Preparing for a psychosocial hazards inspection
Employers are obligated to identify and address psychosocial hazards within the workplace, under the new WHS safety regulations.
According to Dr Georgi Toma, Director of Heart and Brain Works, mental wellbeing at work is not an individual problem — but rather, the joint responsibility of employer and employees.
“Psychosocial hazards can cause serious and lasting psychological harm, including depression, anxiety, burnout and PTSD. As we’ve seen in a recent High Court case, these new regulations place the onus of care, management and prevention on the employer,” Toma said.
A 2021 McKinsey report found that almost 50% of the workforce is suffering from burnout, with many employees experiencing chronic stress on a regular basis, and wanting their workplaces to care more about their wellbeing.
Understanding psychosocial hazards
According to the new regulations, a psychosocial hazard is an aspect of work that carries the potential to cause psychological harm when an employee is exposed to it for a long period of time, at high frequency and/or intensity. Psychosocial hazards can arise from or relate to:
- the design or management of work
- a work environment
- plant at a workplace (eg, machinery, equipment)
- workplace interactions and behaviours.
“Our audits of different workplaces found that the most common psychosocial hazards include high job demands resulting from staff shortages, incivility, poor organisational change management and ineffective systems/processes,” Toma said.
“The interesting thing about psychosocial hazards is that they are complex to measure, given their subjective nature. However, rigorous methodologies can be employed to compensate for that. In our audits, for example, we don’t assess hazards in isolation but rather in relation to each other. This is because there is research evidence showing, for example, that good support from a manager offsets some of the negative impact of high workload, as does high autonomy, in some cases.”
To meet their obligations, she said, employers must familiarise themselves with the legislation, and then take steps to identify workplace hazards by consulting their employees. It is important to collect data on these aspects of work, to enable measurement and monitoring. Once the risks have been assessed, a risk management plan can be developed and different measures implemented to mitigate hazards.
Where to start
According to Toma, there are a few guiding questions that can help organisations begin to think about psychosocial hazards identification:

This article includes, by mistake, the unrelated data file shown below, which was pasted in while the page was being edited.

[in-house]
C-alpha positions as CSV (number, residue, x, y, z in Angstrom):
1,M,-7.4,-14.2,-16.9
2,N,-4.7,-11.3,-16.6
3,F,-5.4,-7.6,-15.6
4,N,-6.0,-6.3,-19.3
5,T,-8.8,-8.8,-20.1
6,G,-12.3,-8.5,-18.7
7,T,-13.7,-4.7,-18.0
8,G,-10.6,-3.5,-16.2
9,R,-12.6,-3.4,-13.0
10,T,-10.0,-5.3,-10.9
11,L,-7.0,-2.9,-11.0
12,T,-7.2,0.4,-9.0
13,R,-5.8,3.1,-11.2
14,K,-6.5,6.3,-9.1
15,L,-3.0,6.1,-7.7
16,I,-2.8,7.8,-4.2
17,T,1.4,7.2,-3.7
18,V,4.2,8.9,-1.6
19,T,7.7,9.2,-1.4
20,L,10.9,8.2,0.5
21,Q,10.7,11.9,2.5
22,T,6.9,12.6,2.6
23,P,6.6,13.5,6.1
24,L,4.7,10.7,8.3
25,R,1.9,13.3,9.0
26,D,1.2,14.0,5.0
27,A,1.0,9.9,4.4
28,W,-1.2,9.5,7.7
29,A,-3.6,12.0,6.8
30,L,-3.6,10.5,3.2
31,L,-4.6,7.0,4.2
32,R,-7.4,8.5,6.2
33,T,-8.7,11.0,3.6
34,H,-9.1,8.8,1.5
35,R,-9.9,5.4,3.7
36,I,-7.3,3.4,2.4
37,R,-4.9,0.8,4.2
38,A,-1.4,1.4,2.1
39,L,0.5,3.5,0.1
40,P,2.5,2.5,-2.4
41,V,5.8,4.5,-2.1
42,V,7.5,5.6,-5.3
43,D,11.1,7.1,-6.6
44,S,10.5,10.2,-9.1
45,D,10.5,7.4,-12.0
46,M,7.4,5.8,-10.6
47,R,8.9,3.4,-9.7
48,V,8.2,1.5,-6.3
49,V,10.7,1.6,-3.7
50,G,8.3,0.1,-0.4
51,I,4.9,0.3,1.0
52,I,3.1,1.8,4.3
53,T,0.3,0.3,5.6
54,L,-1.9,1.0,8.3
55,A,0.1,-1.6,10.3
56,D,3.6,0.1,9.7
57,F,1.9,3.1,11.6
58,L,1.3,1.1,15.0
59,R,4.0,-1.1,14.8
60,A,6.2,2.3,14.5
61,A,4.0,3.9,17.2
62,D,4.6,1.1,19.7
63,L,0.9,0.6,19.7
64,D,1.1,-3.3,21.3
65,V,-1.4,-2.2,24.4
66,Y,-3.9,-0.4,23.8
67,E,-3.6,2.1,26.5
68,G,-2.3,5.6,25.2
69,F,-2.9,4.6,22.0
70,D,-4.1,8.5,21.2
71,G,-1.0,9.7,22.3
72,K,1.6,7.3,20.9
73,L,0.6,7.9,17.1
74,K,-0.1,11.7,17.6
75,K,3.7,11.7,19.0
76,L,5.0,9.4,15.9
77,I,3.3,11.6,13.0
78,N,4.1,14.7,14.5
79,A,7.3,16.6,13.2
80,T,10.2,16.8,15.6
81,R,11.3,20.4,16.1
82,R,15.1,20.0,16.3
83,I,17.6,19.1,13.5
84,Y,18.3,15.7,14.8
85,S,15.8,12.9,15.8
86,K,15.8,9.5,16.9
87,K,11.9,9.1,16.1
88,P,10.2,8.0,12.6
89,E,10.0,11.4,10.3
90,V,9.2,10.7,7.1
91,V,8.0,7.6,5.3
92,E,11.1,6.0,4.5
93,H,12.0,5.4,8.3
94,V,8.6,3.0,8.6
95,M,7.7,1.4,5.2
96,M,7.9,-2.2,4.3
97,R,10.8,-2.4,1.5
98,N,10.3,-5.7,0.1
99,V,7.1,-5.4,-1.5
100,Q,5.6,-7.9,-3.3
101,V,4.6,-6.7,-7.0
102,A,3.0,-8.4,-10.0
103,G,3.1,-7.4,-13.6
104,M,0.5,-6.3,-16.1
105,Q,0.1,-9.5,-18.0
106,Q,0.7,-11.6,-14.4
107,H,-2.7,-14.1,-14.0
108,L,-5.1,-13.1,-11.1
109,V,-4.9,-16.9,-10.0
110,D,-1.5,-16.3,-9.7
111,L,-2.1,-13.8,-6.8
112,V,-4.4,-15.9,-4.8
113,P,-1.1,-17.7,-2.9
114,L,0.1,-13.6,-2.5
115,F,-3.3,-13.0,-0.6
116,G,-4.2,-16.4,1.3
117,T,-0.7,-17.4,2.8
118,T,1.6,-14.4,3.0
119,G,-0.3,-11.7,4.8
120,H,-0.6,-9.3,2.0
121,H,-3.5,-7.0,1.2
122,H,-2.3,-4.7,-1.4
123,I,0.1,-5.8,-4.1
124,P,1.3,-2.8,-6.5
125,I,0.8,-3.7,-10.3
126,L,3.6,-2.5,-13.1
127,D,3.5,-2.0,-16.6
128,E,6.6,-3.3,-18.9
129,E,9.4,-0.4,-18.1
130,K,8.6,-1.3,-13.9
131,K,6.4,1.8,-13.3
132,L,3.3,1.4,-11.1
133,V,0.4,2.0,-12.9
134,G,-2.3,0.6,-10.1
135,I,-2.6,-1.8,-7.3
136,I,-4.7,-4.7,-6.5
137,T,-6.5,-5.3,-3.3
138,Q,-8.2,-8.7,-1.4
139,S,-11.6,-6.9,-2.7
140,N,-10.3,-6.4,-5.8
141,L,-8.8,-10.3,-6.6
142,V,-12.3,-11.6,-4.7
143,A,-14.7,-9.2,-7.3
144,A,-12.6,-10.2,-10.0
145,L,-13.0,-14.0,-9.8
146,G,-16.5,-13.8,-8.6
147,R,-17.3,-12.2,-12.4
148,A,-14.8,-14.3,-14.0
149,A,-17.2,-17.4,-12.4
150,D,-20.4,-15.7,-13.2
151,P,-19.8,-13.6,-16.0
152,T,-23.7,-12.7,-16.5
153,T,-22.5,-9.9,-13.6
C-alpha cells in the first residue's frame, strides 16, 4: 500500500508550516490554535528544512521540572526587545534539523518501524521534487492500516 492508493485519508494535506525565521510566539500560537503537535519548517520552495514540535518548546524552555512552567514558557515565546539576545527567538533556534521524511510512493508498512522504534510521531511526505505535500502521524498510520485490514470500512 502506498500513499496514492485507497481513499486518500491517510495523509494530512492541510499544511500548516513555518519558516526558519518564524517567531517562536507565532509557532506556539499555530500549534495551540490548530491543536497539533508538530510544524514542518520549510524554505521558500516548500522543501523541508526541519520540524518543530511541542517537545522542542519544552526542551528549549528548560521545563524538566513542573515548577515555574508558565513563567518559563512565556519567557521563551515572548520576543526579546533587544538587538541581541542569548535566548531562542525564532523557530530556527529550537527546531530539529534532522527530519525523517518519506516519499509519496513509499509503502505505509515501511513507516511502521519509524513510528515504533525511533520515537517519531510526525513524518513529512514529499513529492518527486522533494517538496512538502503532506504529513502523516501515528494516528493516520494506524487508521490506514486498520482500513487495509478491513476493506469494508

- Are there any aspects related to the way that tasks or jobs are designed, organised and managed that might cause stress?
- Are there any hazardous aspects in the work environment that might affect mental health?
- Are the systems, machinery, equipment we use likely to cause stress responses in staff?
- Does the way people interact with each other have any negative outcomes?
- Are there instances of bullying, sexual harassment or aggression in our workplace?
“It is important to understand your areas of risk and their real underlying causes. For example, a hazard like high workload might be underpinned by very different causes. For one organisation it might be staff shortage that’s causing it, but in others we’ve seen it was actually ineffective systems. In our audits we make sure we use both qualitative and quantitative data to understand the real causes of problems. That allows us to share recommendations for controls that are effective,” Toma said.
Getting a positive return on investment
Although it might be difficult in the beginning for organisations to implement the new legislation, Toma believes it will ultimately help to increase growth and positive outcomes for both employees and employers.
“Considering that employees represent the highest cost to the company, an investment in employee wellbeing will most certainly deliver ROI. In fact, a study from the New Zealand Institute for Economic Research (2020) found that for each $1 invested in employee wellbeing an organisation can get back between $5 to $12 through improvements in productivity and retention,” she said.
Toma will be presenting at the Sydney Workplace Health and Safety Show, taking place from 20–21 September 2023 at the Sydney Showground. Her presentation, “Psychosocial Hazards — insights from audits across different industries”, is scheduled for 9:15 am on 20 September 2023. She will talk about the main psychosocial hazards found in audits conducted over the last years across different sectors. She will also discuss effective strategies to mitigate those hazards.
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